So I had the shoot all set up. Or as set up as seemed reasonably possible, with people being incredibly helpful and things just falling into place to an amazing degree (see previous post). What could possibly go wrong?
They’ll find out I’m a fraud
Everything, I thought. Monday morning came along, the first day of shooting, and I was sure it was going to be a disaster. It would turn out that I had not arranged things properly, that there had been misunderstandings, that on set I would have no clue what to do, in short: they would all find out I am a fraud.
That’s why I had asked my assistant director to ride with me, to stop me from giving up before it even started. Which is exactly what happened – in the car, I began to whine about how it would all go wrong, how I was going to turn round and go home – and Leanne said, “The hell you are!!” The first of many instances when I realised just how valuable an AD and good friend is.
On set, I watched the crew go about their various jobs and was much impressed (not to say intimidated) by all the technology and cables and lights and people knowing their stuff. And that feeling crept back in: now they WILL find out I am a fraud...
Trust the process
Everything was set up, the actors were in place, everyone waited for me to give the go-ahead. I whispered to my DP “Leo, what do I do now?!”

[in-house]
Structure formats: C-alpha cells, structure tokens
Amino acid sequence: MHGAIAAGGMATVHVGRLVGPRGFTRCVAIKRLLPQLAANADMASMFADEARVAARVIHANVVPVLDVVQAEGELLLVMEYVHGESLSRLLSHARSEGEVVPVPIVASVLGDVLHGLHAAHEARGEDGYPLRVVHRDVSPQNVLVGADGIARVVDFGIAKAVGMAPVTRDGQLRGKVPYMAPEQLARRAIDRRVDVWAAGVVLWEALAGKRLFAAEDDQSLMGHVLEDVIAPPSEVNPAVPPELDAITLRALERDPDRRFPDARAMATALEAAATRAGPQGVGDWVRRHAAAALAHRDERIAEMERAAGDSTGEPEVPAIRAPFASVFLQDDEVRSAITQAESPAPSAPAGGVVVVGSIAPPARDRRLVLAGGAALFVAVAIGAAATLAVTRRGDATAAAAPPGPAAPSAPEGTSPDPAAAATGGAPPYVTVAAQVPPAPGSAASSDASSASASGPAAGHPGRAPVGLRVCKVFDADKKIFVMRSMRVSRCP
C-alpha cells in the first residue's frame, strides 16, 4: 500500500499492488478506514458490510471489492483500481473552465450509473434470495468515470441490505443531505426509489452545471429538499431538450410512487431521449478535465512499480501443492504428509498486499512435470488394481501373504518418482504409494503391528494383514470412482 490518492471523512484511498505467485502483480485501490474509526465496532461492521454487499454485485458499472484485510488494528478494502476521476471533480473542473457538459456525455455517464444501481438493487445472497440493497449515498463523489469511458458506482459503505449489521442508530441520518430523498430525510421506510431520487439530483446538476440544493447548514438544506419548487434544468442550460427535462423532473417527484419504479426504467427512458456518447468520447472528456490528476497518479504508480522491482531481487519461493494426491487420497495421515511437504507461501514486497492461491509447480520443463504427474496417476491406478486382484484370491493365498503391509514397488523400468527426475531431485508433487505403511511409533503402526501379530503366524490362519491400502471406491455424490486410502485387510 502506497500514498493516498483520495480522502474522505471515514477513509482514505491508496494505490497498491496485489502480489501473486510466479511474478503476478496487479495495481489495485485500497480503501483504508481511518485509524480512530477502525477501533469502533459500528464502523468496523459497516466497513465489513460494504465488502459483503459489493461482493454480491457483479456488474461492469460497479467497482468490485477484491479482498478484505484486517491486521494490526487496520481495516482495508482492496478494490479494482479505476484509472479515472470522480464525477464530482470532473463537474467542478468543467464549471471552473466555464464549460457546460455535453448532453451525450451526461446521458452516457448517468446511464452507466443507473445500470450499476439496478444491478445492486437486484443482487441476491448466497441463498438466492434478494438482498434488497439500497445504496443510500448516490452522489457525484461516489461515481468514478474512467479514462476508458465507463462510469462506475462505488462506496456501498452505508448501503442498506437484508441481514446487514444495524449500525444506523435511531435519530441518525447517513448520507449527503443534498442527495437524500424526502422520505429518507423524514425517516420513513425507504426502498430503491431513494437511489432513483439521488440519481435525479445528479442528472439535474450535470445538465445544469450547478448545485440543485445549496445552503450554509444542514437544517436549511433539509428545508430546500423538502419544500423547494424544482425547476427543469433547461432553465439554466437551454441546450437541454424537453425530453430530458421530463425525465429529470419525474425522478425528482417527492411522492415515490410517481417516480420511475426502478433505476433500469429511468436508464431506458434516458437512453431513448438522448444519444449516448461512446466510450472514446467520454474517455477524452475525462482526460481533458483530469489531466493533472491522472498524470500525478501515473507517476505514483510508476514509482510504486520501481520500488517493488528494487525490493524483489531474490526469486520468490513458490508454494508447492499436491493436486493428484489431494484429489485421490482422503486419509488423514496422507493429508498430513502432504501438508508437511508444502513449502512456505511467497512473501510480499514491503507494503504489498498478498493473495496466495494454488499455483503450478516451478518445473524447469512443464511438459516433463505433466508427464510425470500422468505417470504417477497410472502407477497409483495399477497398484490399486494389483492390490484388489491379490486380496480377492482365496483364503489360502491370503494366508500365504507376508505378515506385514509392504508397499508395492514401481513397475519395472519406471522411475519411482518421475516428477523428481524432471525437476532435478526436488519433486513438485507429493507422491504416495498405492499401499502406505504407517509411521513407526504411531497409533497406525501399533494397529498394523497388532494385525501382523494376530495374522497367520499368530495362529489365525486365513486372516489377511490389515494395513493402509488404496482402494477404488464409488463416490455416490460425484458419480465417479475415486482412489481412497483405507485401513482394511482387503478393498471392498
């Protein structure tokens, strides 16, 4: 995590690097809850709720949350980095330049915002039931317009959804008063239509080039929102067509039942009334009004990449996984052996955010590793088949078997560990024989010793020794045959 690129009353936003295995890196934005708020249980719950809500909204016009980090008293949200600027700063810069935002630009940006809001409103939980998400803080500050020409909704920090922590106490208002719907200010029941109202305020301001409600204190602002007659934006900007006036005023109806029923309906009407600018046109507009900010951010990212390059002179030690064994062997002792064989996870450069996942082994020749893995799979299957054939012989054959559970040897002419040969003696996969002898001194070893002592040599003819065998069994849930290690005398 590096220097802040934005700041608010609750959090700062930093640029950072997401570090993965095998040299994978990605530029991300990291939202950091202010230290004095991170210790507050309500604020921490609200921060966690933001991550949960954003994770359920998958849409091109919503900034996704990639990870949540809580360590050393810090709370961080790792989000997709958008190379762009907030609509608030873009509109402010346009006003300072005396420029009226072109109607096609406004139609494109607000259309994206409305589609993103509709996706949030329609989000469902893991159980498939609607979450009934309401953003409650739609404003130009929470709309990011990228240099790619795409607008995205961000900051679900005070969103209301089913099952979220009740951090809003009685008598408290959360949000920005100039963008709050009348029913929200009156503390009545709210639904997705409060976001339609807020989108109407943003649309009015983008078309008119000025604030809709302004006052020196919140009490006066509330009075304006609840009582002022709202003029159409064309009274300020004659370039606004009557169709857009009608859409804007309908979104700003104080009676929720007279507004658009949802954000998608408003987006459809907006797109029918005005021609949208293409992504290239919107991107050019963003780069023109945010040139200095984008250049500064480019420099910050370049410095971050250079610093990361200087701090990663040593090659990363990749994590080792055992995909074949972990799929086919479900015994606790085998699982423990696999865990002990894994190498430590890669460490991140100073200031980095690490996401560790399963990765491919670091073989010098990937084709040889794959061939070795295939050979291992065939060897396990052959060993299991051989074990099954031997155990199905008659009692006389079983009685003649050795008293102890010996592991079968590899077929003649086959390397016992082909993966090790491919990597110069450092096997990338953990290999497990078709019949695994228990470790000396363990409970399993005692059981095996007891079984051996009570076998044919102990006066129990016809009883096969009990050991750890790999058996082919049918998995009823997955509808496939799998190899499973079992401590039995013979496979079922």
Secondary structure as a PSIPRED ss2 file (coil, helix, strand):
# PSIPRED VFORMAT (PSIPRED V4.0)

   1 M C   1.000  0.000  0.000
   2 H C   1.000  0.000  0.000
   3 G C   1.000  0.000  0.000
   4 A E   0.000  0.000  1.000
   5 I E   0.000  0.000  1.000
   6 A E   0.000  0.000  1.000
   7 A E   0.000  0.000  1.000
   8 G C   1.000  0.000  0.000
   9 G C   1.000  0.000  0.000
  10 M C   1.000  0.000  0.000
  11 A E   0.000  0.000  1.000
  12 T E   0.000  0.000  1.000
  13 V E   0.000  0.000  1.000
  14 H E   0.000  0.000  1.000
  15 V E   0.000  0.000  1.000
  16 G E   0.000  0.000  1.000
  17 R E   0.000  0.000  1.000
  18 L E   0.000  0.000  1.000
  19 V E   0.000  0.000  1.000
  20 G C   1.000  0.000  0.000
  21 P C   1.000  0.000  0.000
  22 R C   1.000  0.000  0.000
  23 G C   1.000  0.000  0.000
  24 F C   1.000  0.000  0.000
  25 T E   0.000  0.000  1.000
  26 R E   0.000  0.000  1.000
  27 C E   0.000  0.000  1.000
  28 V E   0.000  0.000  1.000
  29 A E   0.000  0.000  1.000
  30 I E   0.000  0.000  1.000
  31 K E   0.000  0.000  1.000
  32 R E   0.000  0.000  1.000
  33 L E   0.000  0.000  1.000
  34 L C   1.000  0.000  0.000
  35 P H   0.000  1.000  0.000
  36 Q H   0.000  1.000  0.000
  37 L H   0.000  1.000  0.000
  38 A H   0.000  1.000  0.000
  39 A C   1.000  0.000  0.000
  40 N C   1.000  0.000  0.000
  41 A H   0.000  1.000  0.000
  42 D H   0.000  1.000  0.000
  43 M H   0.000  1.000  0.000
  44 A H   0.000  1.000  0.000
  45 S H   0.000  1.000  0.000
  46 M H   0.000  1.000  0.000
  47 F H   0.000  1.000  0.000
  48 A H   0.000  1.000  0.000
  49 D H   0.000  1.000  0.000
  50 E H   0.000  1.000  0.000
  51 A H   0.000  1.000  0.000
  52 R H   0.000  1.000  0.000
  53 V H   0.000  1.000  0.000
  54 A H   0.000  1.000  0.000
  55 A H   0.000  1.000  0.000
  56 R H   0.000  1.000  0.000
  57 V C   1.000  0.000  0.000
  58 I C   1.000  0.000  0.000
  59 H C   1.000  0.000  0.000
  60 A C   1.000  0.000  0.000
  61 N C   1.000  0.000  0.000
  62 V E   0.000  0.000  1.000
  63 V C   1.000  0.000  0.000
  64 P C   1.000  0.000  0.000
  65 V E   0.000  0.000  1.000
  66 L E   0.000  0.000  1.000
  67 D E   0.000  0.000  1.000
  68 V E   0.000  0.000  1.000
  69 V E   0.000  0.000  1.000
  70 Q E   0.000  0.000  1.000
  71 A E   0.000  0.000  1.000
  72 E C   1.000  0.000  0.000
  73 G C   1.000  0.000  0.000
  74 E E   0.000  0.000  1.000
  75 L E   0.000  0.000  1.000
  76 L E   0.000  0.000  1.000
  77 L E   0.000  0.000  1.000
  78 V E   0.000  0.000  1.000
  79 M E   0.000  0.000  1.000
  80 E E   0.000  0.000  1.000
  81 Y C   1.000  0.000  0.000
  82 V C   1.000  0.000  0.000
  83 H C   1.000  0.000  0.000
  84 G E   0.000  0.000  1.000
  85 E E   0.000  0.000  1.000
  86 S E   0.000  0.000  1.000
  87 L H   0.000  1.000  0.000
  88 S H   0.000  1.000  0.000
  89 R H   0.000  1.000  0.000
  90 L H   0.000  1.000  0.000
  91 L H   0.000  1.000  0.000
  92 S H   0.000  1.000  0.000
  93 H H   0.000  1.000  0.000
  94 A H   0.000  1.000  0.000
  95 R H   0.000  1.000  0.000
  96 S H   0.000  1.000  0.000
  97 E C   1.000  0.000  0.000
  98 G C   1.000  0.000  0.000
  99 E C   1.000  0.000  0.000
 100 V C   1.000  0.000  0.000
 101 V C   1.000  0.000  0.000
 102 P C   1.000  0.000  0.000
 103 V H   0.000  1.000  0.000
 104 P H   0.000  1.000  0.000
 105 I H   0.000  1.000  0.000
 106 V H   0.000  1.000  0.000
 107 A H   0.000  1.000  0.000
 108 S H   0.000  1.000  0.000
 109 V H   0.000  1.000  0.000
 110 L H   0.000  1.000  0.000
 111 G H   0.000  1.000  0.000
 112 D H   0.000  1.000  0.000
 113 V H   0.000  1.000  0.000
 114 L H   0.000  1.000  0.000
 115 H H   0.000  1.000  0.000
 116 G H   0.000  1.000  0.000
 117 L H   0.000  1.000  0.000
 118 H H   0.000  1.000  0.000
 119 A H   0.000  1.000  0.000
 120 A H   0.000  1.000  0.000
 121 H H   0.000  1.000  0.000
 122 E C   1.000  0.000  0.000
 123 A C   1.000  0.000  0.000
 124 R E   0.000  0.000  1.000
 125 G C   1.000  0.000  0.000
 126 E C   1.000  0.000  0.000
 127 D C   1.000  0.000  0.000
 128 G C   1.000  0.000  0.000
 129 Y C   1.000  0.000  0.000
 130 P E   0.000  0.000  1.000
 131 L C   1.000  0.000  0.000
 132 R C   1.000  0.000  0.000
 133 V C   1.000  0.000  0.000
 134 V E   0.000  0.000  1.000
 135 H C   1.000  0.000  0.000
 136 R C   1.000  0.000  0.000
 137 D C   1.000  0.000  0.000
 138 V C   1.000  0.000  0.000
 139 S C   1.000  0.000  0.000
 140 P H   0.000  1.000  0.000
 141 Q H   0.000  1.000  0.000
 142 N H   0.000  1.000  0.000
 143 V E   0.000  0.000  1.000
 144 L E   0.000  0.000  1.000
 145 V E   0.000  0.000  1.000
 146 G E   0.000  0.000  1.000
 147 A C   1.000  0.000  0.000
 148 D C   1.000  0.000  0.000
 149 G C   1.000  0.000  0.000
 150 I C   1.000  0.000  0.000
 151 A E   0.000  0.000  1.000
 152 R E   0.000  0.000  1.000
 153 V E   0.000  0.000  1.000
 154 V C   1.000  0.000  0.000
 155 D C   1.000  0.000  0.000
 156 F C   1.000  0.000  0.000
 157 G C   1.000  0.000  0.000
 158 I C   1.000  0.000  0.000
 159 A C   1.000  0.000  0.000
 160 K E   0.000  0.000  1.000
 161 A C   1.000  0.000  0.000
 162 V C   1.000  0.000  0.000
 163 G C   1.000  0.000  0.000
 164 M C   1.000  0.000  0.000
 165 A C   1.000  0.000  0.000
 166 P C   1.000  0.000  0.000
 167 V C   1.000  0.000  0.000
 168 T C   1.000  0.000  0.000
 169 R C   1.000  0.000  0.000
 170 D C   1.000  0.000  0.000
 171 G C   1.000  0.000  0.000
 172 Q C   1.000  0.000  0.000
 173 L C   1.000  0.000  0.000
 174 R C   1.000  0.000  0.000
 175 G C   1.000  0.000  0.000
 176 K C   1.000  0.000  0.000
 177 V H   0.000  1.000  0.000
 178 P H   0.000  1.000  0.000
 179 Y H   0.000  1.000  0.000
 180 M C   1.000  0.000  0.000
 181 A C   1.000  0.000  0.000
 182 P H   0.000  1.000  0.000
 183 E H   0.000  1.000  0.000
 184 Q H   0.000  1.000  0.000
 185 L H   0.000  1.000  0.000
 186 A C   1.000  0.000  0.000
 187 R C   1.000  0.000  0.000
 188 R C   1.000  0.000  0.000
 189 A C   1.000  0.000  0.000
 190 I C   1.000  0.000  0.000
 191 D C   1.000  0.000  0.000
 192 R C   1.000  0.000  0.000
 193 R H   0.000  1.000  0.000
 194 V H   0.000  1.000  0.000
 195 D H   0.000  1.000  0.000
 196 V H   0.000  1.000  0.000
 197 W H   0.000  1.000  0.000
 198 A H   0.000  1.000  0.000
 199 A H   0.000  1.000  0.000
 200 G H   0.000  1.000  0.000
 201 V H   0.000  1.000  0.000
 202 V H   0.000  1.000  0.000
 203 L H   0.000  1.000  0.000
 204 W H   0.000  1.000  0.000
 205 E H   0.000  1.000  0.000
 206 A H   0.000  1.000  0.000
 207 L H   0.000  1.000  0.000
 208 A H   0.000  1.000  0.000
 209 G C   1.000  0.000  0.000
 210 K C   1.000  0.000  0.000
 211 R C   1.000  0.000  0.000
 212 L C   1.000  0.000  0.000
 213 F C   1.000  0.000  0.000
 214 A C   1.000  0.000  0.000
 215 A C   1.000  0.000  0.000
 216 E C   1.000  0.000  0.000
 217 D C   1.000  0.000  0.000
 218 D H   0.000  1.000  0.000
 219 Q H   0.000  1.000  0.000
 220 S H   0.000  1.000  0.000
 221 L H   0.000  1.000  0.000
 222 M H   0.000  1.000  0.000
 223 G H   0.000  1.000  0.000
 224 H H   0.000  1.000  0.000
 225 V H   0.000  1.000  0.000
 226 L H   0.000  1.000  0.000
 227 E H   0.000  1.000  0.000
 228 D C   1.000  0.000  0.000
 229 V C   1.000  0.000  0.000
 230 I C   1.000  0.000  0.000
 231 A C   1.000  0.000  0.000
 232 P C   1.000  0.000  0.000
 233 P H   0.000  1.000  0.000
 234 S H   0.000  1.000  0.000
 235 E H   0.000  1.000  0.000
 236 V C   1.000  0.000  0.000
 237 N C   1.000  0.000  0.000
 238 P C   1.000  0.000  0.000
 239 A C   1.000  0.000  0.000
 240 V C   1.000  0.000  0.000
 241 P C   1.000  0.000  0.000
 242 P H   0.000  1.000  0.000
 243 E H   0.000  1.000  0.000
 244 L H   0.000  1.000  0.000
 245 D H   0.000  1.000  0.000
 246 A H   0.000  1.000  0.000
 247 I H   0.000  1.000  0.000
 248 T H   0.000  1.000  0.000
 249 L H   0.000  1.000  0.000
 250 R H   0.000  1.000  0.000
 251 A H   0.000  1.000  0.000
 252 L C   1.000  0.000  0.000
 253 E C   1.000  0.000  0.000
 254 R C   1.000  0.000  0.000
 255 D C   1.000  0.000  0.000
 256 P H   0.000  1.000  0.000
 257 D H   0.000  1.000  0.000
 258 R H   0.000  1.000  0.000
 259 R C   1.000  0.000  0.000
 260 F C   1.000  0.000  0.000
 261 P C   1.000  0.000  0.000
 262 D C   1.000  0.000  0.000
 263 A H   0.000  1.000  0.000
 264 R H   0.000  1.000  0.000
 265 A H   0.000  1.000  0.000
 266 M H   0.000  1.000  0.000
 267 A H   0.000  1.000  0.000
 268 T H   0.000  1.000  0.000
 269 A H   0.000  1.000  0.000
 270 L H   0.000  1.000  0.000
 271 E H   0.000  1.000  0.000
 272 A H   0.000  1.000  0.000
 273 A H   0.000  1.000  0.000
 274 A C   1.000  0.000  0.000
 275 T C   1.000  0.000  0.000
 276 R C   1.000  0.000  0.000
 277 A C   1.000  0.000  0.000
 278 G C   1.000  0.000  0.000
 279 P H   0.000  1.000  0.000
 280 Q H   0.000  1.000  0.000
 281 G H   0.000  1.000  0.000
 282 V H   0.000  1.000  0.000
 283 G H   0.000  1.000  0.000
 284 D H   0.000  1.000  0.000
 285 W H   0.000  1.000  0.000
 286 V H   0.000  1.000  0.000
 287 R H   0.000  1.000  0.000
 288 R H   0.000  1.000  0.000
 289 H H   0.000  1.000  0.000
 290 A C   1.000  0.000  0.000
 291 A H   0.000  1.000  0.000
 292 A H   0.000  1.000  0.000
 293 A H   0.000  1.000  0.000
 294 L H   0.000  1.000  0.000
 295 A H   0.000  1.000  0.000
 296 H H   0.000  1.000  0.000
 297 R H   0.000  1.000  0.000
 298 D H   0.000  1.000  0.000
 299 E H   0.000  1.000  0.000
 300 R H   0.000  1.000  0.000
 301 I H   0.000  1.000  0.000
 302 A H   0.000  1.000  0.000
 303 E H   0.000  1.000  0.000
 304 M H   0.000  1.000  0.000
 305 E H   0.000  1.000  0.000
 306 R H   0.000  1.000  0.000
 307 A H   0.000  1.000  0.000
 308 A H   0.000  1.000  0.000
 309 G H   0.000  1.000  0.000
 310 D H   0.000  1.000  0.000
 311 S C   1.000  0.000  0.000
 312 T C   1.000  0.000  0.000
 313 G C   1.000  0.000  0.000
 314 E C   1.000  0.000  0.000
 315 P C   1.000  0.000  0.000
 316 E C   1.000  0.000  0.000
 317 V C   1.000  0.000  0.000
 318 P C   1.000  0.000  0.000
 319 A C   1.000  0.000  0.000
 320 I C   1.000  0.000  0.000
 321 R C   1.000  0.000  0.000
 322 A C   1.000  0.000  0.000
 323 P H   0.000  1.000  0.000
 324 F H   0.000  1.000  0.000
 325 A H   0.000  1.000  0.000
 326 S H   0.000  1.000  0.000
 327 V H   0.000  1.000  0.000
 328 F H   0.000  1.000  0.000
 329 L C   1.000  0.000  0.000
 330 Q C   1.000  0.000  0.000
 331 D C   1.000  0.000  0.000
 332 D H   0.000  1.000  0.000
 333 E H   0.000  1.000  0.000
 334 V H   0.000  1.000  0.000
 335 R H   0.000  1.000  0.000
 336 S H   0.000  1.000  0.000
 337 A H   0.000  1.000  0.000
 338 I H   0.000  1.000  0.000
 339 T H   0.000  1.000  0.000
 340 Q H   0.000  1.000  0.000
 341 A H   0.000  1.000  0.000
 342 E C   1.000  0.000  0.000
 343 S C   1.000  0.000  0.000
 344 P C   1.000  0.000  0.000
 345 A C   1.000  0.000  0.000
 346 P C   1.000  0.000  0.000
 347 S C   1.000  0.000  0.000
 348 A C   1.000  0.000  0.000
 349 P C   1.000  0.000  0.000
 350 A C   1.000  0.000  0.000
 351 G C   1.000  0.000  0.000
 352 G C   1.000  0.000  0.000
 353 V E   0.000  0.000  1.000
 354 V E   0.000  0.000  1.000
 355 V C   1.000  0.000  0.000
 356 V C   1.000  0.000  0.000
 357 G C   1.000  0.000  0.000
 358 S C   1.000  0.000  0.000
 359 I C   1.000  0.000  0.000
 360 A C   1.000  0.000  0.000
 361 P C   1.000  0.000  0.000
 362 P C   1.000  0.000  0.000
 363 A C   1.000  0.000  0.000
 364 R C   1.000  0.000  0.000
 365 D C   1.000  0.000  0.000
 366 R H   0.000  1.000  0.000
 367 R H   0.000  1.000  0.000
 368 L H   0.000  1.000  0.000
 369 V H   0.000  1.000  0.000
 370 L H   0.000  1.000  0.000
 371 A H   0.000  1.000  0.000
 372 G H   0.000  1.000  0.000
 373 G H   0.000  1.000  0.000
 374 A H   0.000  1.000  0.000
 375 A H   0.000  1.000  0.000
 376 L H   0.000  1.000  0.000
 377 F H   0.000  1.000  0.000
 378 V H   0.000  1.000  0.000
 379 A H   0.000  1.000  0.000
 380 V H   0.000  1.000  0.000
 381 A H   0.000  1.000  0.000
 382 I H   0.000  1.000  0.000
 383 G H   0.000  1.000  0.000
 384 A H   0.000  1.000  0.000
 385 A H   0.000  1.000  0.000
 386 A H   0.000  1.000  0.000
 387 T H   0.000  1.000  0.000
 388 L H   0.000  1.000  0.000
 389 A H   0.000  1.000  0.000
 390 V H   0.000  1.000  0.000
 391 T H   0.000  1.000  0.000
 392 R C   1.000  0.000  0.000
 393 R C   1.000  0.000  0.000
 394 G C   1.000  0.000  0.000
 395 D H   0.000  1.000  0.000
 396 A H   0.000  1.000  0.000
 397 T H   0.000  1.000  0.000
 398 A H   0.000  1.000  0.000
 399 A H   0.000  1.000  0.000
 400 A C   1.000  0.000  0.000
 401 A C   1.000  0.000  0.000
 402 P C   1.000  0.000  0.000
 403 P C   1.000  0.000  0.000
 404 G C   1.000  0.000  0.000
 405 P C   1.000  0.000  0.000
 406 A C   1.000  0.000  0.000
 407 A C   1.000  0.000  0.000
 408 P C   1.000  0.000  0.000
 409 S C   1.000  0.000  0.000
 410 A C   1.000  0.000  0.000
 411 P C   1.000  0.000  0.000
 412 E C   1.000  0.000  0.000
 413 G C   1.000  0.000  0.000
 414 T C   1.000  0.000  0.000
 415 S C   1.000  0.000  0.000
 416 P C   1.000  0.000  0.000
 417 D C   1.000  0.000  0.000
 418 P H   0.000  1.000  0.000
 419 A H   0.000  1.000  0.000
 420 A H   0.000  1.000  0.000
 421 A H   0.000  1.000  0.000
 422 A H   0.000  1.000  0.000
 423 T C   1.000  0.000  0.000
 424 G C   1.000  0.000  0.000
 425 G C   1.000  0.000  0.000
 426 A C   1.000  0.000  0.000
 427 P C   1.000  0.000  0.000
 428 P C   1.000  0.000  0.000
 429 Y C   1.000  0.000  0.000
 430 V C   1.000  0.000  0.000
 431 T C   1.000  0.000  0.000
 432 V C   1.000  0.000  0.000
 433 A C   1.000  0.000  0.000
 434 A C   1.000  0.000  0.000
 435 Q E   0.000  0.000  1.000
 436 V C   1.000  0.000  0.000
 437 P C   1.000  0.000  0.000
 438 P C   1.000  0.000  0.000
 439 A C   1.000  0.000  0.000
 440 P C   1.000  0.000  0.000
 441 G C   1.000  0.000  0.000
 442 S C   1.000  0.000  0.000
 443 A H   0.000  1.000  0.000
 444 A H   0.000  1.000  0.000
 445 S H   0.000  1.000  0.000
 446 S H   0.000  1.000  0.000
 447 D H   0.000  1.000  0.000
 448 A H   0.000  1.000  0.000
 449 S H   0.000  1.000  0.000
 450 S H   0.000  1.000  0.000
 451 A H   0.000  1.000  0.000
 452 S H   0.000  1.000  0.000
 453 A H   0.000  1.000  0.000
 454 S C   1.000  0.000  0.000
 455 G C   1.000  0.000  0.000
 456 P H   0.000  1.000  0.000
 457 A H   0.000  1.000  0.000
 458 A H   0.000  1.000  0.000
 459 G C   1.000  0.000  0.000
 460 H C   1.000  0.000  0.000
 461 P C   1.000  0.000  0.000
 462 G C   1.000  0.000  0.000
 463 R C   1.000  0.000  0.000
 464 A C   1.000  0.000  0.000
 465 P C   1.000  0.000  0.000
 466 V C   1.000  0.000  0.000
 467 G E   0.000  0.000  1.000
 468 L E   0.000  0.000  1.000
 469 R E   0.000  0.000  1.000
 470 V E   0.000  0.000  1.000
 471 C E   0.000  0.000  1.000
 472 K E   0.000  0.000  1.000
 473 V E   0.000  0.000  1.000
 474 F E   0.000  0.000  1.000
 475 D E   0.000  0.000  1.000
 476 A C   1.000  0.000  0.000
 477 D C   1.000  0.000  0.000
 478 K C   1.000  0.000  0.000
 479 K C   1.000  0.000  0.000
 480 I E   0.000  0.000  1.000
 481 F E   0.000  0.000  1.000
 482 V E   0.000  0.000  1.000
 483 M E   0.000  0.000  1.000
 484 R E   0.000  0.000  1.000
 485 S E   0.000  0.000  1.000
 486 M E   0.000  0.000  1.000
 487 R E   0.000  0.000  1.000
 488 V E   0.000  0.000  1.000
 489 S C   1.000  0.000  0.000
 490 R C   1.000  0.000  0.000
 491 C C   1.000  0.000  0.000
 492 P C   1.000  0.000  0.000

He just grinned and pointed at the box in front of me: “Look at the monitor.” I did – and found that I knew exactly what to do! That moment I saw my actors through the camera’s eye, so to speak, was magical. It opened up the world of filmmaking for me.
From then on I just trusted the process – everyone did their bit, camera, focus, light, sound, make-up touch-ups, props set back in position for the next take – and I could focus on something I knew how to do: instruct my actors. And they in turn knew their business. The process worked – and it was FUN (plus hard work and long hours).
A writer-director’s privileges
It is a sad truth that in the film business, writers are notoriously under-appreciated. Things may be changing; prominent actors have recently voiced their thanks to those without whom there would be no story and no film. But we still have a long way to go.
One solution, of course, is for the writer to assume a more active role. Become a writer-producer or writer-director. Easier said than done on big projects, but I found that for a short, this is entirely doable. (Just be prepared to put the rest of your life on hold for a few months.)
You retain creative control over your baby; you learn a lot from other professionals that will improve your writing (there’ll be another post about that); and if the script must be changed on set for whatever reason, you have someone changing it who knows the inner workings of the story better than anybody else.
Plus there are no repercussions when the director insults the writer and claims credits for improvements: “The story’s a bit thin – but we’re visualising the shit out of this script.”
In my next post, I’ll share some of the practical experiences of shooting. Be prepared for some dark tales of very early, freezing cold mornings!